A while back, I created a web page with some of my views on controversial topics of American Civil War history. The first topic talks about my view of the efficiency of Army of Potomac Corps commanders in both 1864 and 1865. One of the most controversial changes was on April 1, 1865, when General Phil Sheridan relieved General Warren of command of the V corps. To this day, the correctness of this decision is debated by civil war buffs.
The website http://www.beyondthecrater.com has a number blog entries covering both sides of the controversy. What is especially interesting is reading the blog entry covering messages between various Union generals on May 30th and April 1st.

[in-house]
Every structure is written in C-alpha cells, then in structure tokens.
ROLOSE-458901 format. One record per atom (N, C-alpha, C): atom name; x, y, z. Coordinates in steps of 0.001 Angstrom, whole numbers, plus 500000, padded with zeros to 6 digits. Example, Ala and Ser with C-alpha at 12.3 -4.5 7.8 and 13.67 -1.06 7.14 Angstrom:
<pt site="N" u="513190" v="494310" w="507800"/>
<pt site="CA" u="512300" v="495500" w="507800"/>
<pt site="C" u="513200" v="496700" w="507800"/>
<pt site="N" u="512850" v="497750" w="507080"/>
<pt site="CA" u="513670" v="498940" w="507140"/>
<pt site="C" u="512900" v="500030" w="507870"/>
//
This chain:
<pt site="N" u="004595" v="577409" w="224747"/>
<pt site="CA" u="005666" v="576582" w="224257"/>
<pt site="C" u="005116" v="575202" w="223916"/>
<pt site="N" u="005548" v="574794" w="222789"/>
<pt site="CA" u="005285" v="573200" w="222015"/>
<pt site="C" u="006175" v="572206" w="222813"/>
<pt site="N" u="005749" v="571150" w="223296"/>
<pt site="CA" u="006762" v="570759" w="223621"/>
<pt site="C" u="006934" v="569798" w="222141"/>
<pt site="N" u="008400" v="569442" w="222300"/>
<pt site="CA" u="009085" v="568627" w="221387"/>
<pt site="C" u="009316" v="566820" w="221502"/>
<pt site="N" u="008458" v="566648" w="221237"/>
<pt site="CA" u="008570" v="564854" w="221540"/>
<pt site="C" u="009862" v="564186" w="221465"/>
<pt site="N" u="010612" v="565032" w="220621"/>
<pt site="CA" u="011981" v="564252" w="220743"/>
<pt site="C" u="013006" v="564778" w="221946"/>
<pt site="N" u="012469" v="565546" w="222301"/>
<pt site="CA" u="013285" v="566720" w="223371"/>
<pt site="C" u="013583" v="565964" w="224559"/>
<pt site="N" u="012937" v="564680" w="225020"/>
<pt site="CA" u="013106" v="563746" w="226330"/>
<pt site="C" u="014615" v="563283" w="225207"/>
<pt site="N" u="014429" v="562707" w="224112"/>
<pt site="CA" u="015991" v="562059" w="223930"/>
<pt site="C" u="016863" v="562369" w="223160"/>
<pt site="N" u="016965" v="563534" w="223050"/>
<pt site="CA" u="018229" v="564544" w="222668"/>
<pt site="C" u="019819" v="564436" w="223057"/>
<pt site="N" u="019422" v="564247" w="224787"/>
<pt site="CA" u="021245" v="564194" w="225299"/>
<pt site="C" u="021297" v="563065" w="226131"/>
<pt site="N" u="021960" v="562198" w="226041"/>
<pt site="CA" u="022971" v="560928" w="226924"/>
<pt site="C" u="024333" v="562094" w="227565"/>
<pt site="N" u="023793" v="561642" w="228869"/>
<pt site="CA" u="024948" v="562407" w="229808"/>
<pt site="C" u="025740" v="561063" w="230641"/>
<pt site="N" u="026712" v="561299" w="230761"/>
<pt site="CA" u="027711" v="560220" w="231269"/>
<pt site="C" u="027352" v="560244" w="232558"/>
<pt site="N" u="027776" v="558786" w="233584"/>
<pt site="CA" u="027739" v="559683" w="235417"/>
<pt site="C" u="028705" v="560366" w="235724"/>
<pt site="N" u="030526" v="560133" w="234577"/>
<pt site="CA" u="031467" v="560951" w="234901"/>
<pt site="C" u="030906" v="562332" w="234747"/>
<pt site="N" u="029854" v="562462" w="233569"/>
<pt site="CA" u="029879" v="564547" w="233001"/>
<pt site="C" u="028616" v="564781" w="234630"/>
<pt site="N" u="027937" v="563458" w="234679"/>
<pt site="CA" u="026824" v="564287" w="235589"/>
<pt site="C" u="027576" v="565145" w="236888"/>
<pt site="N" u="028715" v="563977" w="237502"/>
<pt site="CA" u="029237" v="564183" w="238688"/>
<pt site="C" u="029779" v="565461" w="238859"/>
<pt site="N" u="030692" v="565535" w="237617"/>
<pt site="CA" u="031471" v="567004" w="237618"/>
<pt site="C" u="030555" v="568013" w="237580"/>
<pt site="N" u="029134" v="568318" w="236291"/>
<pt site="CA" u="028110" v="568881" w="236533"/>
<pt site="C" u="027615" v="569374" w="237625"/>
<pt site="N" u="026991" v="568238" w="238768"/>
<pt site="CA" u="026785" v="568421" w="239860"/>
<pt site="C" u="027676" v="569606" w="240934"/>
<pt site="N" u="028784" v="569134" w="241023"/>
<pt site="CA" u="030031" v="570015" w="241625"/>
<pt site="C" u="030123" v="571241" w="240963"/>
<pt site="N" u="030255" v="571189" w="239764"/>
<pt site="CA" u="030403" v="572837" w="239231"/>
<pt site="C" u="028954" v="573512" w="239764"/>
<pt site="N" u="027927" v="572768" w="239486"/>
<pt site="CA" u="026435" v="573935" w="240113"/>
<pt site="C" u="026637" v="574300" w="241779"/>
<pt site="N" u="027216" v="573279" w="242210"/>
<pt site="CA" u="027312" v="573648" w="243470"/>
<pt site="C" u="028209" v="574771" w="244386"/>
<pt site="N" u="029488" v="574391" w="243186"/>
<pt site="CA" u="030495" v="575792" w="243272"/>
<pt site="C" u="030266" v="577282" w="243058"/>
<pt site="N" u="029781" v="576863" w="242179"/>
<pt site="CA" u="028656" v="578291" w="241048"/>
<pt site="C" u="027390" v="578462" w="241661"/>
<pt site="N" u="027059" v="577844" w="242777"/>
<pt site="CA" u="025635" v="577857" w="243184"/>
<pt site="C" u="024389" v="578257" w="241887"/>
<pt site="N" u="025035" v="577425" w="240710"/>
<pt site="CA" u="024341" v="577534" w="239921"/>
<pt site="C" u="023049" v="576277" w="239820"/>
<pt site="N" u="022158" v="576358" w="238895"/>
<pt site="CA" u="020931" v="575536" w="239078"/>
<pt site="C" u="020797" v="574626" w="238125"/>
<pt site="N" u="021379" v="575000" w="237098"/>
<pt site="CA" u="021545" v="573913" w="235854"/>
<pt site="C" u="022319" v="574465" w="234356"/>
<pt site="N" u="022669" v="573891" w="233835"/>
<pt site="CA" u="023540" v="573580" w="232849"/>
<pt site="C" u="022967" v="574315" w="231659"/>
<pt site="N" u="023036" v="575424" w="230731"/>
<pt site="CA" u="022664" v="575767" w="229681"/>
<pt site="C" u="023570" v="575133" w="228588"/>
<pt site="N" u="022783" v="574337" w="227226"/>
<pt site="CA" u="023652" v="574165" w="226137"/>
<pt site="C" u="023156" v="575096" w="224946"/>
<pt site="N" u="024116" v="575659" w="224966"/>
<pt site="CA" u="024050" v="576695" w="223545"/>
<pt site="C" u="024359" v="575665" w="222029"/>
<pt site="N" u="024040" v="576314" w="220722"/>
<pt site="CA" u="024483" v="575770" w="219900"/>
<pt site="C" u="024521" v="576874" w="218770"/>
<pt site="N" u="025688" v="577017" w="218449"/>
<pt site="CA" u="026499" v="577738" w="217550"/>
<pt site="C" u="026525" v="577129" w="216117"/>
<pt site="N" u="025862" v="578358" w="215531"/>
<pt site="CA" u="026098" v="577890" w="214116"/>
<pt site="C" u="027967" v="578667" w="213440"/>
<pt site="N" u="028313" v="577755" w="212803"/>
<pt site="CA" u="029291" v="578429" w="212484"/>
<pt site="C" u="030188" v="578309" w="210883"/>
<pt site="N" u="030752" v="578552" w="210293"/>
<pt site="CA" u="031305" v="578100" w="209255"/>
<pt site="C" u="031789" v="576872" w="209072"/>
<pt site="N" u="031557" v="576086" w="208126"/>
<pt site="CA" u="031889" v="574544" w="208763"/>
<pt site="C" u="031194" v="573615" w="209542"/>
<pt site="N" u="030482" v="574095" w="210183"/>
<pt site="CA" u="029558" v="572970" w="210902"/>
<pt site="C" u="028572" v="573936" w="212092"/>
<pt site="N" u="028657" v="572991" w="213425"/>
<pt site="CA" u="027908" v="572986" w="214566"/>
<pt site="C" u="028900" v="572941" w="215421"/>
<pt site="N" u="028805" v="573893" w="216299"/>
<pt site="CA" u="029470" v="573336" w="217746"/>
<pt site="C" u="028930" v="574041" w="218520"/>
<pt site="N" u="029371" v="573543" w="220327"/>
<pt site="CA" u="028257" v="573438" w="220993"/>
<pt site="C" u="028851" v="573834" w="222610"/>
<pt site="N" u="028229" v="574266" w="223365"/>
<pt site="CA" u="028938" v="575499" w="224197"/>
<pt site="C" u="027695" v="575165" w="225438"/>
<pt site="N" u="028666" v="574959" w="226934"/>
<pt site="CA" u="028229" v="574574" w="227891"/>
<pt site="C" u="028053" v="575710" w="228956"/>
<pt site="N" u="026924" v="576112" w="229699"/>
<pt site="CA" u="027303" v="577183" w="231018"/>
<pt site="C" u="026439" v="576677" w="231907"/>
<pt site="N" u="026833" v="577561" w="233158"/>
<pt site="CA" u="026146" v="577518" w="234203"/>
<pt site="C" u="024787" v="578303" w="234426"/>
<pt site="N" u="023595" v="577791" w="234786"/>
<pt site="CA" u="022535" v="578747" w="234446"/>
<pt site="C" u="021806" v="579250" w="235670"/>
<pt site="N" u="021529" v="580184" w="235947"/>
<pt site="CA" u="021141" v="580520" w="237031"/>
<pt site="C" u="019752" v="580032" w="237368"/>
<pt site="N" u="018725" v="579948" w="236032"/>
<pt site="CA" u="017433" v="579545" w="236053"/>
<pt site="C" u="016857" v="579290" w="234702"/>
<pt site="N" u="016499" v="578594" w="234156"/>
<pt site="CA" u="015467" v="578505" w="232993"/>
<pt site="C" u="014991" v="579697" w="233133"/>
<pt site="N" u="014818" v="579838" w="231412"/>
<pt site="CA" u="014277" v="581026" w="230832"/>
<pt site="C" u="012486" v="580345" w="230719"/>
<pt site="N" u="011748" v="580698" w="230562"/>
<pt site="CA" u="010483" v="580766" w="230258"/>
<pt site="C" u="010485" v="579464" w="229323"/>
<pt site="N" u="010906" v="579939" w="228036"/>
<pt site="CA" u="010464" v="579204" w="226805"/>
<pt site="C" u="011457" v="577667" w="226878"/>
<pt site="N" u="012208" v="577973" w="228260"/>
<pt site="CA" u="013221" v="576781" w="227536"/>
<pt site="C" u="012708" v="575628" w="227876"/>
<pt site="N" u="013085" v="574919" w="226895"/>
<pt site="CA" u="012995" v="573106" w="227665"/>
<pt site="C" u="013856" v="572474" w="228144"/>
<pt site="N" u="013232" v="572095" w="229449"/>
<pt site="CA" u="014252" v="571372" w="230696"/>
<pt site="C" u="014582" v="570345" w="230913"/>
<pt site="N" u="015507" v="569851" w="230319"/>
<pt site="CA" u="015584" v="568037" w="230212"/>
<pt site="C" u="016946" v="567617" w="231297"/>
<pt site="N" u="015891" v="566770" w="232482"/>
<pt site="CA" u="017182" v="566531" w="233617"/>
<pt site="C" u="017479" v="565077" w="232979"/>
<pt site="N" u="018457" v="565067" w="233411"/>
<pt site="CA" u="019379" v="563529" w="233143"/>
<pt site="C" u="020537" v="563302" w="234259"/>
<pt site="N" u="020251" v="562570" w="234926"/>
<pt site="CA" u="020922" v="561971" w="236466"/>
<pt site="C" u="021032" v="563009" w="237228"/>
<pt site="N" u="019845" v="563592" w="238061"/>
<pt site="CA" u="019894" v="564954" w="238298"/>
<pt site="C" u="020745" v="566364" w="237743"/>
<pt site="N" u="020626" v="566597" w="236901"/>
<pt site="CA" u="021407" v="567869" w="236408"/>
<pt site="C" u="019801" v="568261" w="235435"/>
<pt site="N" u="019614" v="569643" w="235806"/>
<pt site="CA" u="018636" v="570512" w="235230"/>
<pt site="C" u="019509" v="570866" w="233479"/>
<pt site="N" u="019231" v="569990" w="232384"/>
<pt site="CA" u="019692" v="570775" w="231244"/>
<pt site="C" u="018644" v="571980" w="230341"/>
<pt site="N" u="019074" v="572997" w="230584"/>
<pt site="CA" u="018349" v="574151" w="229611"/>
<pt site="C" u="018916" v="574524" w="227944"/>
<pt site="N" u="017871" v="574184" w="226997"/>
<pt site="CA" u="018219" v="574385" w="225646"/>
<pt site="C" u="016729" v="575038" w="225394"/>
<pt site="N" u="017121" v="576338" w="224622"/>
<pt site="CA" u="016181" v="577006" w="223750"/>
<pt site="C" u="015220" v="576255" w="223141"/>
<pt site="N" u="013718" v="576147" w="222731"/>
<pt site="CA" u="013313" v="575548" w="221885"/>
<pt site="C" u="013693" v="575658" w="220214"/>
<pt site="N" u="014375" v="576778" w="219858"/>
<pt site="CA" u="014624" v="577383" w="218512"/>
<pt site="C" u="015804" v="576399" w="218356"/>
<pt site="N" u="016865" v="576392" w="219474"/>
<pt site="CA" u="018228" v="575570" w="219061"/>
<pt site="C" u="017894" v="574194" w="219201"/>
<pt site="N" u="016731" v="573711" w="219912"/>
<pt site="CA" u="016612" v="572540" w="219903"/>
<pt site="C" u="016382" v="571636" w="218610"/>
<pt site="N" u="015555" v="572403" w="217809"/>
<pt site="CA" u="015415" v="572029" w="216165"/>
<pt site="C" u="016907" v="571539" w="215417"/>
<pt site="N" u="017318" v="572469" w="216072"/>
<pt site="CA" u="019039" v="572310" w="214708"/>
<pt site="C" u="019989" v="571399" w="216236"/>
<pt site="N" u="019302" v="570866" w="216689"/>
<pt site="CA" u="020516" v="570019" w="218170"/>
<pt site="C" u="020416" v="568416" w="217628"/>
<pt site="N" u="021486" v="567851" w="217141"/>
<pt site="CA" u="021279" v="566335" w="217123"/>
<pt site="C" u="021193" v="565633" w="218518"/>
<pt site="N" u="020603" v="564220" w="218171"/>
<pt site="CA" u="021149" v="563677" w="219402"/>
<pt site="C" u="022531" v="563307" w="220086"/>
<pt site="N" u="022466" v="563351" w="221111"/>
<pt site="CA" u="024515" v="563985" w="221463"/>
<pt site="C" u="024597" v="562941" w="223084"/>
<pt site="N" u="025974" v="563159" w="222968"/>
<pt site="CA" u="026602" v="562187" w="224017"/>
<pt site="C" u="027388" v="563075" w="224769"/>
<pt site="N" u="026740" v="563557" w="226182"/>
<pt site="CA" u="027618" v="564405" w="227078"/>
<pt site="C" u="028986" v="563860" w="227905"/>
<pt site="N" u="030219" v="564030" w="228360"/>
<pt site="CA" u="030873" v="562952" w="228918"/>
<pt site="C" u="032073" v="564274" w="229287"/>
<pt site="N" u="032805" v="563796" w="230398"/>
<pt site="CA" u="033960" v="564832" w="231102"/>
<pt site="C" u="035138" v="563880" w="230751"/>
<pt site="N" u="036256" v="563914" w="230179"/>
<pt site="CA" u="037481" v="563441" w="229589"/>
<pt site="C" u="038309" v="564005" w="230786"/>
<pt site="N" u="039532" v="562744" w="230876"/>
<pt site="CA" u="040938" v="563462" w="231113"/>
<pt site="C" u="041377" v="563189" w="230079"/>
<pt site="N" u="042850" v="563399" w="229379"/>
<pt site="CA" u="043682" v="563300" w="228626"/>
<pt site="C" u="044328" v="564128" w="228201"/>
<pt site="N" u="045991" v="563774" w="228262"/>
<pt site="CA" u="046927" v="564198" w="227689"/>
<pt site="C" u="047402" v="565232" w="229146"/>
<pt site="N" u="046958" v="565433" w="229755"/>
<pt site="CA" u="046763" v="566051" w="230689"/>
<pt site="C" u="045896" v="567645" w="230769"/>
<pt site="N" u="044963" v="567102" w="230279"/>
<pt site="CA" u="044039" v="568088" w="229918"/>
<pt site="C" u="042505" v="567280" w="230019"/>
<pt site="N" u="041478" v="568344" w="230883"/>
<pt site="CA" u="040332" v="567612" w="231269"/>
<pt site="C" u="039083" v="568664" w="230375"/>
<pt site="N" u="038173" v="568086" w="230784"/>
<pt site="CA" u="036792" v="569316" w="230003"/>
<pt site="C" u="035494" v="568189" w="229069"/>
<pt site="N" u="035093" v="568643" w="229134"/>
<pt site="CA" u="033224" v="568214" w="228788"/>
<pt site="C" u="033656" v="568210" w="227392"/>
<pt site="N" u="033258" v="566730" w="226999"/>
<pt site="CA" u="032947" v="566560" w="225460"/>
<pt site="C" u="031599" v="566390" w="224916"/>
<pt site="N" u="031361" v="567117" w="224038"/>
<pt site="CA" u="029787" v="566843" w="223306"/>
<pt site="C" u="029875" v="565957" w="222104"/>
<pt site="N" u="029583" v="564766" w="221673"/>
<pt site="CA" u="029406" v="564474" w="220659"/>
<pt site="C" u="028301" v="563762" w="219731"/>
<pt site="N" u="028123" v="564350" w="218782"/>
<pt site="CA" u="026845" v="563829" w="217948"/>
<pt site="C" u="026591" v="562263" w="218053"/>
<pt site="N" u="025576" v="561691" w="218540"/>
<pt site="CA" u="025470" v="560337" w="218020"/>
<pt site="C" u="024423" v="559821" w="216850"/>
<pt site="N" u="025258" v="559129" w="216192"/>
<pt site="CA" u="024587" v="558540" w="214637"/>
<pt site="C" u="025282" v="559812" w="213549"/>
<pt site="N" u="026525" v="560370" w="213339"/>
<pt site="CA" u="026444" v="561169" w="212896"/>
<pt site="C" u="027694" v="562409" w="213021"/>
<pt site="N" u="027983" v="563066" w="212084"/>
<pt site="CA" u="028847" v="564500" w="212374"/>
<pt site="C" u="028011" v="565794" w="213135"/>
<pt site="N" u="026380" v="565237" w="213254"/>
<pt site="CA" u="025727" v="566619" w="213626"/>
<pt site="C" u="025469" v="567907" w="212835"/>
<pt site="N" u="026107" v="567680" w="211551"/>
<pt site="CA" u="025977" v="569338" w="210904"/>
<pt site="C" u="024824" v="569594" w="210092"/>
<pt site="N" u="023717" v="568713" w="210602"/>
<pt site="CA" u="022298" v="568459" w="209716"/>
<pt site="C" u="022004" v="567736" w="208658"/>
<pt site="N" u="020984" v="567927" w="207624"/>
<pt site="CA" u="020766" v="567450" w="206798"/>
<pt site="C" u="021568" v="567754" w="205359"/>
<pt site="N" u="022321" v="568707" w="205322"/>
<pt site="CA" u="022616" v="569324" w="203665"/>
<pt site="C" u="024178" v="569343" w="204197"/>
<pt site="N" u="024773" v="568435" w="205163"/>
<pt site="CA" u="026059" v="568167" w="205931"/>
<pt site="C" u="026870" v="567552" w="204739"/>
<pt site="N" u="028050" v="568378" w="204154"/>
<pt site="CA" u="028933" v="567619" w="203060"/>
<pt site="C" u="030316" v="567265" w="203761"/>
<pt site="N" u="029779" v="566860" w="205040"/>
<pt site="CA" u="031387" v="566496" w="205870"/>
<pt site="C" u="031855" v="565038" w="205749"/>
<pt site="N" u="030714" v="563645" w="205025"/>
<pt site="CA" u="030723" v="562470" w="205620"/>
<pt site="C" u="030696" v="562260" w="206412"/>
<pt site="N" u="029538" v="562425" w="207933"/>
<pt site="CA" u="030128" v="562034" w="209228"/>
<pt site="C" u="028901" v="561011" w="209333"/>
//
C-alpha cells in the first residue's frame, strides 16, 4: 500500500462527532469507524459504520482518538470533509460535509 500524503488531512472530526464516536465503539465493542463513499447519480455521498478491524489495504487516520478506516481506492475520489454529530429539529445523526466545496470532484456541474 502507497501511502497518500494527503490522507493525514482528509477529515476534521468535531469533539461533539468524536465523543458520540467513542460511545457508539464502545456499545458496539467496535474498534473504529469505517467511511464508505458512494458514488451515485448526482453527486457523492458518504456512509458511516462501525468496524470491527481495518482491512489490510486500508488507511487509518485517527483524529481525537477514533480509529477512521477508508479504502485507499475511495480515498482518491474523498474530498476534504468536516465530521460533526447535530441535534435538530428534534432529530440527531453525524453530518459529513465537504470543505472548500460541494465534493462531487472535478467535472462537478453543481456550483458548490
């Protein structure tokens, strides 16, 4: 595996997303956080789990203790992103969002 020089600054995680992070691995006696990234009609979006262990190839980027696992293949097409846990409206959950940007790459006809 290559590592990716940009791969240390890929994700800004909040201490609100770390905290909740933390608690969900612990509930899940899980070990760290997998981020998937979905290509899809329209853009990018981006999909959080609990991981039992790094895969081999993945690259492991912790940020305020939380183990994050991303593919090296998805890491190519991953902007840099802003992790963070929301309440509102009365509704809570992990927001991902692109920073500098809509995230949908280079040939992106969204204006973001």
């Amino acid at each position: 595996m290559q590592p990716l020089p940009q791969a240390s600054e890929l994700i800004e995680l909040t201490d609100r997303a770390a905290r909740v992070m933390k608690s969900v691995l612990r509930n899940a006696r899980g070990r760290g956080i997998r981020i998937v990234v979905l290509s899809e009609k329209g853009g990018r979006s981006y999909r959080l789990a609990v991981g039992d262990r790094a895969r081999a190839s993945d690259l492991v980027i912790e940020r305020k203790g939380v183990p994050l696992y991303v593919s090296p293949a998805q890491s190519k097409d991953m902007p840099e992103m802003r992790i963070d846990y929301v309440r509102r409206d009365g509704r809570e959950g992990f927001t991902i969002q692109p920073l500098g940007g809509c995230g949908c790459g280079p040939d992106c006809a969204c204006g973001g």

My view is that Generals Grant, Meade and Sheridan had every right to relieve Warren. In my view, Grant didn’t trust Warren to do the right thing in a crisis. The messages captured in the Official Records clearly indicate that Generals Grant and Meade were attempting to micro-manage Warren’s actions. If Grant had confidence in Warren, I believe that he would have given Warren general directions to work with Sheridan in order to turn the Confederate left and cut the South Side Railroad. A commanders lack of confidence in a subordinate should be enough to justify removing a person from such an important role.
Whether Warren was a competent corp commander or not, really is quite a different discussion. Even if he was actually the best corps commander in the world, if he didn’t have the confidence of his boss, relieving him of command, was the right thing to do. No commander should be saddled with a subordinate that he can’t trust in a crisis.